Black box to gold rush: Alphinity teams with CSIRO to explore AI risks
Alphinity has partnered with the CSIRO’s digital research unit Data 61 to explore responsible AI, which is the use of AI to provide benefits to society while minimising negative consequences. Through interviews with domestic and global businesses, the year-long research program will identify current best practice and create a framework to assess, manage and report on responsible AI risks.
“(Two years ago) there was very little written about the topic and companies did not have much to say about AI and responsible investment,” said Alphinity portfolio manager Mary Manning. “All that changed with the launch of ChatGPT. AI and RI are now front of mind for corporates, investors and regulators.”
“There is an AI gold rush going on right now in financial markets. Corporates are under immense pressure to commercialise AI products, which can mean that ethical considerations are forced to a back seat.”
Alphinity has been working on responsible AI for about two years, starting with trying to understand how it was reshaping the business of some of the big tech names in its global equity portfolios like Google, Amazon, Microsoft and Apple.
“Those businesses started pursuing this opportunity, and it’s an exciting opportunity, but we’ve started talking about the different implications that could occur if that’s not rolled out in a responsible way – human capital impacts, issues around equity and bias, and data and cyber-security,” said Alphinity head of ESG and sustainability Jessica Cairns (pictured).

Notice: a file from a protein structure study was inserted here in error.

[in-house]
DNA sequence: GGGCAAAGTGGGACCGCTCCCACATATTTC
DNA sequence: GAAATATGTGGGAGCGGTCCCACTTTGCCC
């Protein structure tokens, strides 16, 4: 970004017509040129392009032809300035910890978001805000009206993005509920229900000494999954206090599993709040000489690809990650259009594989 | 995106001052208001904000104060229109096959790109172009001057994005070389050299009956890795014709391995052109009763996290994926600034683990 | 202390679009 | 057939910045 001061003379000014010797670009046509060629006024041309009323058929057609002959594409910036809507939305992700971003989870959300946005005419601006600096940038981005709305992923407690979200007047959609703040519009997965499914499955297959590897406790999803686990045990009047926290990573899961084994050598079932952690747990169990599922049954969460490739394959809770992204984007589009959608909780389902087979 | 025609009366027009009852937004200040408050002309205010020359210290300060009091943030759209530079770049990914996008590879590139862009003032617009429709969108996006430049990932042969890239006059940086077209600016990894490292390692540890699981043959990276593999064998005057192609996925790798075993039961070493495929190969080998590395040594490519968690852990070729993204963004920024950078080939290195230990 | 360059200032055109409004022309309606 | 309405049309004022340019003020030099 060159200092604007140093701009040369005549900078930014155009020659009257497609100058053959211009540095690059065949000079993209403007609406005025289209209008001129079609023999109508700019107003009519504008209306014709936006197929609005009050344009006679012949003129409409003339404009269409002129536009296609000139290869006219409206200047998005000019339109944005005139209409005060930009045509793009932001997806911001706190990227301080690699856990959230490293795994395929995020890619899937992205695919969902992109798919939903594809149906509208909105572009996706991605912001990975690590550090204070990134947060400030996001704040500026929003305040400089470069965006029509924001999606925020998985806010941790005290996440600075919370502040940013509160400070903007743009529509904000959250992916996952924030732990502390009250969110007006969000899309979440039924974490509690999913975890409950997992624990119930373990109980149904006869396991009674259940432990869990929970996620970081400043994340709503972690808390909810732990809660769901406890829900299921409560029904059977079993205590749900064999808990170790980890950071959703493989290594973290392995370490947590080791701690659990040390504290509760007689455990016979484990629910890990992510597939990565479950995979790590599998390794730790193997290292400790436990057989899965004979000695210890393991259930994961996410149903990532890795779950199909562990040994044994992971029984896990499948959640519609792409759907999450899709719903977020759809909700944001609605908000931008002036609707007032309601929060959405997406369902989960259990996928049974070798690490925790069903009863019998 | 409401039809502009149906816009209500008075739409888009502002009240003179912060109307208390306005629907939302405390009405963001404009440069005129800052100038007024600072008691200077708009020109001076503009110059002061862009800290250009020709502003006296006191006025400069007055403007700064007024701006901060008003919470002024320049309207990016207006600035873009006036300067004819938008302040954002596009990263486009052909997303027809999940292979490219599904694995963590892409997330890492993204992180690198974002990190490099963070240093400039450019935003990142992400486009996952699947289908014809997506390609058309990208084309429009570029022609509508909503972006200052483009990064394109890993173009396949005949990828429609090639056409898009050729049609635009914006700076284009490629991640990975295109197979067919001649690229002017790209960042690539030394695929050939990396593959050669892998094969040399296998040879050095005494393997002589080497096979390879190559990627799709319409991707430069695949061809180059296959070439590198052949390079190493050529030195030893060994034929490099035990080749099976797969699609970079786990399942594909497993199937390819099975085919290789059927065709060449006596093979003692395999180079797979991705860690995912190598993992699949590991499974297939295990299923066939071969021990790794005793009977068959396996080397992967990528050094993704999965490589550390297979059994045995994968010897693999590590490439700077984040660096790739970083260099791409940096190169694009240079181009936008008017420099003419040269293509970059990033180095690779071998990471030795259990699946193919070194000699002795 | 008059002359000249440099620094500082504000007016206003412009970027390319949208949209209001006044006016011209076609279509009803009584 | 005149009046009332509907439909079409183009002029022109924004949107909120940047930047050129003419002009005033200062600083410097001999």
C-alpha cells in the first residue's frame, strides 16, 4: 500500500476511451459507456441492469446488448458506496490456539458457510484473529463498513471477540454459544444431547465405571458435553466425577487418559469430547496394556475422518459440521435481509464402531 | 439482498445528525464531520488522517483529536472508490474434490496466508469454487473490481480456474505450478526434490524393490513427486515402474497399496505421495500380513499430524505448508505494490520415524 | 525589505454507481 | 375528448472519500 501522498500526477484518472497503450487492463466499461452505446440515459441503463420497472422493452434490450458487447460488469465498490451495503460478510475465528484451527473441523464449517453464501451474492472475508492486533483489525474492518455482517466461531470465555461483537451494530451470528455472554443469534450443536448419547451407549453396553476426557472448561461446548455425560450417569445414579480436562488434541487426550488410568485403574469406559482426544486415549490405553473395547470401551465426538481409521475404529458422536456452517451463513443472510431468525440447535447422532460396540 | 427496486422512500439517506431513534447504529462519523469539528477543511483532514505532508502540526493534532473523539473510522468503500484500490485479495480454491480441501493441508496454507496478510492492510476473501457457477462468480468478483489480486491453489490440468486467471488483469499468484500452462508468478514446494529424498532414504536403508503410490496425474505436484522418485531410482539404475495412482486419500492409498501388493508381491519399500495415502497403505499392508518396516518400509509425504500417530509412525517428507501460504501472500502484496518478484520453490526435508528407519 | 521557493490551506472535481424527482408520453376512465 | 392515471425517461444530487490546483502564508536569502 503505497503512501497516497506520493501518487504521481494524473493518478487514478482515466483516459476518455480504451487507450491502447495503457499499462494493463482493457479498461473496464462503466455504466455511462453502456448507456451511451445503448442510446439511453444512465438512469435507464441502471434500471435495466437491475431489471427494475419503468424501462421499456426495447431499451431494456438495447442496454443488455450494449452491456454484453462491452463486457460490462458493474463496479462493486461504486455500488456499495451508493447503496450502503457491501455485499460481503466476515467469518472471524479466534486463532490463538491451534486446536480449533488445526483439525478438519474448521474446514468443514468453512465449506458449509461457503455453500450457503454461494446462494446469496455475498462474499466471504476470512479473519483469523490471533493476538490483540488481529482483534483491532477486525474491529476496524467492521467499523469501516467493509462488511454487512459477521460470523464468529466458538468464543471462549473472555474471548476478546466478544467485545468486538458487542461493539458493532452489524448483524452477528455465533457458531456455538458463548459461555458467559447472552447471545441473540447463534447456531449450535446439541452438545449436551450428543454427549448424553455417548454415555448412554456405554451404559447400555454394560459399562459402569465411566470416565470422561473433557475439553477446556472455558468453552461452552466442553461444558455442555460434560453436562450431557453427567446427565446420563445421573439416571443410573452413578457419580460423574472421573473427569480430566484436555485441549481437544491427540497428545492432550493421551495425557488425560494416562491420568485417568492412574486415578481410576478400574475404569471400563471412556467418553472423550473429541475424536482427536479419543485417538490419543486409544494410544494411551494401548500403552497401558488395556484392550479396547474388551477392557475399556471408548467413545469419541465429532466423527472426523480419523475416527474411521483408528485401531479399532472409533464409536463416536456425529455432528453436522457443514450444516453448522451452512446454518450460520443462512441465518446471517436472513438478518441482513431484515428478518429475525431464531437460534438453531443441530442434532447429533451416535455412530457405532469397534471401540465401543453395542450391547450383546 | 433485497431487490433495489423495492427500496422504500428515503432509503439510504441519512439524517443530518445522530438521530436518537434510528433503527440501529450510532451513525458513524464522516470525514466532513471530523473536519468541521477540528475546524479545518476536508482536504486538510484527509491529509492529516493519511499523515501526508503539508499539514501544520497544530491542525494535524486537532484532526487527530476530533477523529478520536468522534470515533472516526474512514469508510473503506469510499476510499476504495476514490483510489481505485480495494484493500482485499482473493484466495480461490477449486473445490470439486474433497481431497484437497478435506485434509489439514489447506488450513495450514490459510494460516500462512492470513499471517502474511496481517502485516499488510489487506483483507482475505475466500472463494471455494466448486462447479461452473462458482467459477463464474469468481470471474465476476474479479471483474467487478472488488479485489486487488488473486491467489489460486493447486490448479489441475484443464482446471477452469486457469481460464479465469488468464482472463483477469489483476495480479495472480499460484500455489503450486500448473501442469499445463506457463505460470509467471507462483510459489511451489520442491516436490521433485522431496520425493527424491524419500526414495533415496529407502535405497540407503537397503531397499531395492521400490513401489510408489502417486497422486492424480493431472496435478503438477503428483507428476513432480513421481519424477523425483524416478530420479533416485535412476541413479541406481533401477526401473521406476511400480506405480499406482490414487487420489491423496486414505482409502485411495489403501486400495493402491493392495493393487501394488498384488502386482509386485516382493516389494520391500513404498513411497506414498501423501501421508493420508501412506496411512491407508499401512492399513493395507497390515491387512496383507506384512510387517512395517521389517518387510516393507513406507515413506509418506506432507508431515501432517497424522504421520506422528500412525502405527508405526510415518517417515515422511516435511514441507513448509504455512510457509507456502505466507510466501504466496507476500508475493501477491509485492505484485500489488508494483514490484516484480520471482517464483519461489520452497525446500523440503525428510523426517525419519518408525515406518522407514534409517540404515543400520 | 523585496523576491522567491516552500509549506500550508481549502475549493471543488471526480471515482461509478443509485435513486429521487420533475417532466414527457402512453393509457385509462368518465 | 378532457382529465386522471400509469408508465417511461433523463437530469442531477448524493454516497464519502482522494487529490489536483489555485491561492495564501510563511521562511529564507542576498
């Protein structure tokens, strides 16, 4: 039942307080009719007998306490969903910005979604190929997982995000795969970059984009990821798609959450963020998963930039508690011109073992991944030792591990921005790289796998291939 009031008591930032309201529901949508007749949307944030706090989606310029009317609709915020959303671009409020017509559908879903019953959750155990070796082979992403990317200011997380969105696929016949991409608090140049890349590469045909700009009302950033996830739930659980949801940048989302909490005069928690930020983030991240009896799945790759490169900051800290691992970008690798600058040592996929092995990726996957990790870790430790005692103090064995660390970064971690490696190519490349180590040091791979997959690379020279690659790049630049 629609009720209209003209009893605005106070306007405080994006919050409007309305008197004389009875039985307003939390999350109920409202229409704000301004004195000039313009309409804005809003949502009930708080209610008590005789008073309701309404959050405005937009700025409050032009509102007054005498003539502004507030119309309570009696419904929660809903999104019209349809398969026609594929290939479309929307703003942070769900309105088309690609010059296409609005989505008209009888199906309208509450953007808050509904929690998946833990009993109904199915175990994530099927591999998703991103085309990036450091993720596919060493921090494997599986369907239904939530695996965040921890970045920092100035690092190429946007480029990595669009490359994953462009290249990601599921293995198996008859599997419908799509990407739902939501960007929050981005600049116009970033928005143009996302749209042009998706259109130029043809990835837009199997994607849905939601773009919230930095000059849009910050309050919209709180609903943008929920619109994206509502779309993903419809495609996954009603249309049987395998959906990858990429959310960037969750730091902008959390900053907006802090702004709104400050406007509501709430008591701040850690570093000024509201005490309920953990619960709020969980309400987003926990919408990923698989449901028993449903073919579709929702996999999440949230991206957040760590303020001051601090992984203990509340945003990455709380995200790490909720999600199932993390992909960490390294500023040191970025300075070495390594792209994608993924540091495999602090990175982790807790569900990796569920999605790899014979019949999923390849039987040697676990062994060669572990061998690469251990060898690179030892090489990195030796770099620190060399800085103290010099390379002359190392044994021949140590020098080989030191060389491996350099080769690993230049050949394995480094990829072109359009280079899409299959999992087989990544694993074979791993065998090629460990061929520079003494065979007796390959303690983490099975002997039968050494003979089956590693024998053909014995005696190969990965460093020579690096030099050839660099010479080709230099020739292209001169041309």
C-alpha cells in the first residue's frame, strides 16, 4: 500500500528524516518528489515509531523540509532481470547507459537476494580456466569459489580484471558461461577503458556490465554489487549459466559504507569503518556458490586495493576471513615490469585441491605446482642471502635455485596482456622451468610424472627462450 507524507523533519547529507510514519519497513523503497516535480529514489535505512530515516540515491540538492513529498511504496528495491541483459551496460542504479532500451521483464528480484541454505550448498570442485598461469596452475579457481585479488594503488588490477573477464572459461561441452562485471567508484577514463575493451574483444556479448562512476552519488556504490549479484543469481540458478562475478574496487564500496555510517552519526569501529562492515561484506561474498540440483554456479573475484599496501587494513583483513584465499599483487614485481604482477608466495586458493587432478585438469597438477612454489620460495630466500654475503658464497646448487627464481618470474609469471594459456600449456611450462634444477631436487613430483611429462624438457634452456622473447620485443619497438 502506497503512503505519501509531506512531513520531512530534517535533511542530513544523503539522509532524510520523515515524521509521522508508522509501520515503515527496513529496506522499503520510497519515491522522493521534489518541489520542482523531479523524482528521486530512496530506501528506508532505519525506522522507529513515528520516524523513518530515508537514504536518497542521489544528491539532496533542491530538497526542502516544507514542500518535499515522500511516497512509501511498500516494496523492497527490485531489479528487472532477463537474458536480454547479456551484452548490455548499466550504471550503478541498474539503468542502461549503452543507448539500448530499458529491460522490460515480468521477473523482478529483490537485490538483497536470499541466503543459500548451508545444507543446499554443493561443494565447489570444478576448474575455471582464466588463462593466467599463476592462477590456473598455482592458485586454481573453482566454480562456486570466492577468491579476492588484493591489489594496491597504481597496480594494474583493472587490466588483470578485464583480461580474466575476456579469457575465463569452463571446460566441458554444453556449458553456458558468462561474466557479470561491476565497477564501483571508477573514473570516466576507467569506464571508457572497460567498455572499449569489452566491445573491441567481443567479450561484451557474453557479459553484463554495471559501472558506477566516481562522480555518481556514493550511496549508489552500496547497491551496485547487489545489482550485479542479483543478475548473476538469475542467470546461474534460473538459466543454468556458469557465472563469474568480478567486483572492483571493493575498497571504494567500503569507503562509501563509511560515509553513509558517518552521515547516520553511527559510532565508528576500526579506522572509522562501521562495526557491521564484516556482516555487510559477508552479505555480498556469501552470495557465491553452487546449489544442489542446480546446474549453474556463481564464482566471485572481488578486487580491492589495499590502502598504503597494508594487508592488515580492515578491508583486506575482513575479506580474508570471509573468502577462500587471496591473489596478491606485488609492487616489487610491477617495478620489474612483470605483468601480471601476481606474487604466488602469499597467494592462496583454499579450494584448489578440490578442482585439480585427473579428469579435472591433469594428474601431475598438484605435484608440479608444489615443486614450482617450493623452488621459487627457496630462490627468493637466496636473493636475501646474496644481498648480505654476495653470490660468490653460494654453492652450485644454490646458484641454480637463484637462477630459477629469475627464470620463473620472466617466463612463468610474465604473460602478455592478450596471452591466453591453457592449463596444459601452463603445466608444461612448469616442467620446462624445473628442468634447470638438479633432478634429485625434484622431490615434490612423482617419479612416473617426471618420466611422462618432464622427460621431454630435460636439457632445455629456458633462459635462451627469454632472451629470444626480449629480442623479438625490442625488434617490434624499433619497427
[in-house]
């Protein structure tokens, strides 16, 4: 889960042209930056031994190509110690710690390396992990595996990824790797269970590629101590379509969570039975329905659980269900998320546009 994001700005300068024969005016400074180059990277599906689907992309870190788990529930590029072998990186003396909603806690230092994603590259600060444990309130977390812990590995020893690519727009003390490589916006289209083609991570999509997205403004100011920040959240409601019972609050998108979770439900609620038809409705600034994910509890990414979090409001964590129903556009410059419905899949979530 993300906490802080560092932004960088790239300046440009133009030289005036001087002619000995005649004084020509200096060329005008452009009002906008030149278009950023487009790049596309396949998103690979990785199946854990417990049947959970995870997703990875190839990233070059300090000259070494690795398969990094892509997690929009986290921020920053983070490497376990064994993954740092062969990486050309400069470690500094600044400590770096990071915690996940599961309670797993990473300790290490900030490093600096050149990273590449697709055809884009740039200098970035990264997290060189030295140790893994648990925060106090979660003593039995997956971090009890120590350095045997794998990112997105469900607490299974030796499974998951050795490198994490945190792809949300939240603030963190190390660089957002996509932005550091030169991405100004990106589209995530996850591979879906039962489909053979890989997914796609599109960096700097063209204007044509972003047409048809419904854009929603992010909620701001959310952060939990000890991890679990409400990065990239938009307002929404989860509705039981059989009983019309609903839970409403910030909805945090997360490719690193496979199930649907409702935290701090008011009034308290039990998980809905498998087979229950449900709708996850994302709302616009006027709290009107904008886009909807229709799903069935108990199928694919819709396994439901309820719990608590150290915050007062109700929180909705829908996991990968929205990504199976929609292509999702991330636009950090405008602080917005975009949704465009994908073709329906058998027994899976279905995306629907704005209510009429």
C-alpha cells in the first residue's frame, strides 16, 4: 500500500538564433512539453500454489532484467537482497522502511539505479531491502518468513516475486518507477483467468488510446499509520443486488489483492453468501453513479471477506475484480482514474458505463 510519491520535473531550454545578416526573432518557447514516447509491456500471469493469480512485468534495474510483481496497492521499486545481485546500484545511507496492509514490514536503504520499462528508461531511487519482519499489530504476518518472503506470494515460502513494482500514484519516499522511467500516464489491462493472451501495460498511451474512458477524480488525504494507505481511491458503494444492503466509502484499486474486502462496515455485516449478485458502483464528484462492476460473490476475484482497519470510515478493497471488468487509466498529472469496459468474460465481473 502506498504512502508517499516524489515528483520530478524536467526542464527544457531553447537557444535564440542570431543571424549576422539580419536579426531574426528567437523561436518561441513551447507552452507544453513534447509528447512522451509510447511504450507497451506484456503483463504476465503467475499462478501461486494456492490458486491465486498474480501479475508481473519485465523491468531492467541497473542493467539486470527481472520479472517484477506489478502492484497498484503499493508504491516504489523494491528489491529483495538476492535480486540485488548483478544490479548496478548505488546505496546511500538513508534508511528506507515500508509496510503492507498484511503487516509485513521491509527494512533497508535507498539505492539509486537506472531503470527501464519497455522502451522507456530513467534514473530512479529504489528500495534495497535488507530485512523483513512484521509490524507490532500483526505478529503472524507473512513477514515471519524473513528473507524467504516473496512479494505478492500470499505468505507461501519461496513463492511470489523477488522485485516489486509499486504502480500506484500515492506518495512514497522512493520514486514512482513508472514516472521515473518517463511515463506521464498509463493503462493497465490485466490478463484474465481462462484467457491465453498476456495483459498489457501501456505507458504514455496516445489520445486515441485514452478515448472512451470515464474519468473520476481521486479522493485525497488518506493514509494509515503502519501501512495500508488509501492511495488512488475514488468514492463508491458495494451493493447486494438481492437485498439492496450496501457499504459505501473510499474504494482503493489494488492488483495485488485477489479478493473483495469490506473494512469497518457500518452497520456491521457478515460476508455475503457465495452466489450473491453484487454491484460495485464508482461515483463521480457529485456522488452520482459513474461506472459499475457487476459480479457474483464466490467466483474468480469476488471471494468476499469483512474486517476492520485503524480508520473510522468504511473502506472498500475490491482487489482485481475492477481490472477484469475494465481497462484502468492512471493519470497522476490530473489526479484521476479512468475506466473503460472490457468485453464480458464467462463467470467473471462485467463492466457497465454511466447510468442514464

“That’s where it started, but since then we’ve seen the conversation move beyond tech into all sectors – you talk to mining companies, consumer companies, they’re all really actively thinking about this.”
Alphinity has so far identified six ESG considerations within AI: trust and security; data privacy; bias, equity and inclusion; human capital; sentience; and environment. One example of the problems that can arise comes from healthcare companies that might be looking at using AI for early diagnostics, where there’s “really great opportunities” for doctors to be used for higher quality work but also risks around trust and accountability and data security for the wider healthcare system.
“For healthcare, the system is built around the concept that your physician is primarily responsible for you care,” Cairns said. “They are the final decision maker in terms of giving you a positive or negative diagnosis on whatever the issue might be. What happens when you bring a machine into that equation?.. There’s implications there in terms of who is ultimately responsible.
“AI at the moment is very much considered a black box. Even some of the global leaders in AI can’t always describe how some of these algorithms work and how decisions are made within these systems. If you can’t identify an error properly or track a decision back to where it was made, there are implications for how those systems are managed… It’s a legal or liability risk in terms of the specific business.”